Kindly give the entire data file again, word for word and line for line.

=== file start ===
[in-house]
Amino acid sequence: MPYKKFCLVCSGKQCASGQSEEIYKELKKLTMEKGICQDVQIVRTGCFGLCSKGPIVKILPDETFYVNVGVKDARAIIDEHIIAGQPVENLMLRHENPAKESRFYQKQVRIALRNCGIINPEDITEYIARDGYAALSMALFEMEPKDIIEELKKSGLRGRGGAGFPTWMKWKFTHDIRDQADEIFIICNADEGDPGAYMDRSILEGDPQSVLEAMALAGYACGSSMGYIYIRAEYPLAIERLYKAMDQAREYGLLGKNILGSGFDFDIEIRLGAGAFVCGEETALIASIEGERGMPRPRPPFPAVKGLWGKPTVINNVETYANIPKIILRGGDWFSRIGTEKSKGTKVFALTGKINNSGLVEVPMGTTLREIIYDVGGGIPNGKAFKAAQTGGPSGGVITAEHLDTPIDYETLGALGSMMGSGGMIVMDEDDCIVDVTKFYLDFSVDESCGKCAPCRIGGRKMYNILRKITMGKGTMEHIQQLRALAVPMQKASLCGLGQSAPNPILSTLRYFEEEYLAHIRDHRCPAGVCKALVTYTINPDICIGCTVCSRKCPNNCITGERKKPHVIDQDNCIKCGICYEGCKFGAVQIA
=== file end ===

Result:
[in-house]
Amino acid sequence: MPYKKFCLVCSGKQCASGQSEEIYKELKKLTMEKGICQDVQIVRTGCFGLCSKGPIVKILPDETFYVNVGVKDARAIIDEHIIAGQPVENLMLRHENPAKESRFYQKQVRIALRNCGIINPEDITEYIARDGYAALSMALFEMEPKDIIEELKKSGLRGRGGAGFPTWMKWKFTHDIRDQADEIFIICNADEGDPGAYMDRSILEGDPQSVLEAMALAGYACGSSMGYIYIRAEYPLAIERLYKAMDQAREYGLLGKNILGSGFDFDIEIRLGAGAFVCGEETALIASIEGERGMPRPRPPFPAVKGLWGKPTVINNVETYANIPKIILRGGDWFSRIGTEKSKGTKVFALTGKINNSGLVEVPMGTTLREIIYDVGGGIPNGKAFKAAQTGGPSGGVITAEHLDTPIDYETLGALGSMMGSGGMIVMDEDDCIVDVTKFYLDFSVDESCGKCAPCRIGGRKMYNILRKITMGKGTMEHIQQLRALAVPMQKASLCGLGQSAPNPILSTLRYFEEEYLAHIRDHRCPAGVCKALVTYTINPDICIGCTVCSRKCPNNCITGERKKPHVIDQDNCIKCGICYEGCKFGAVQIA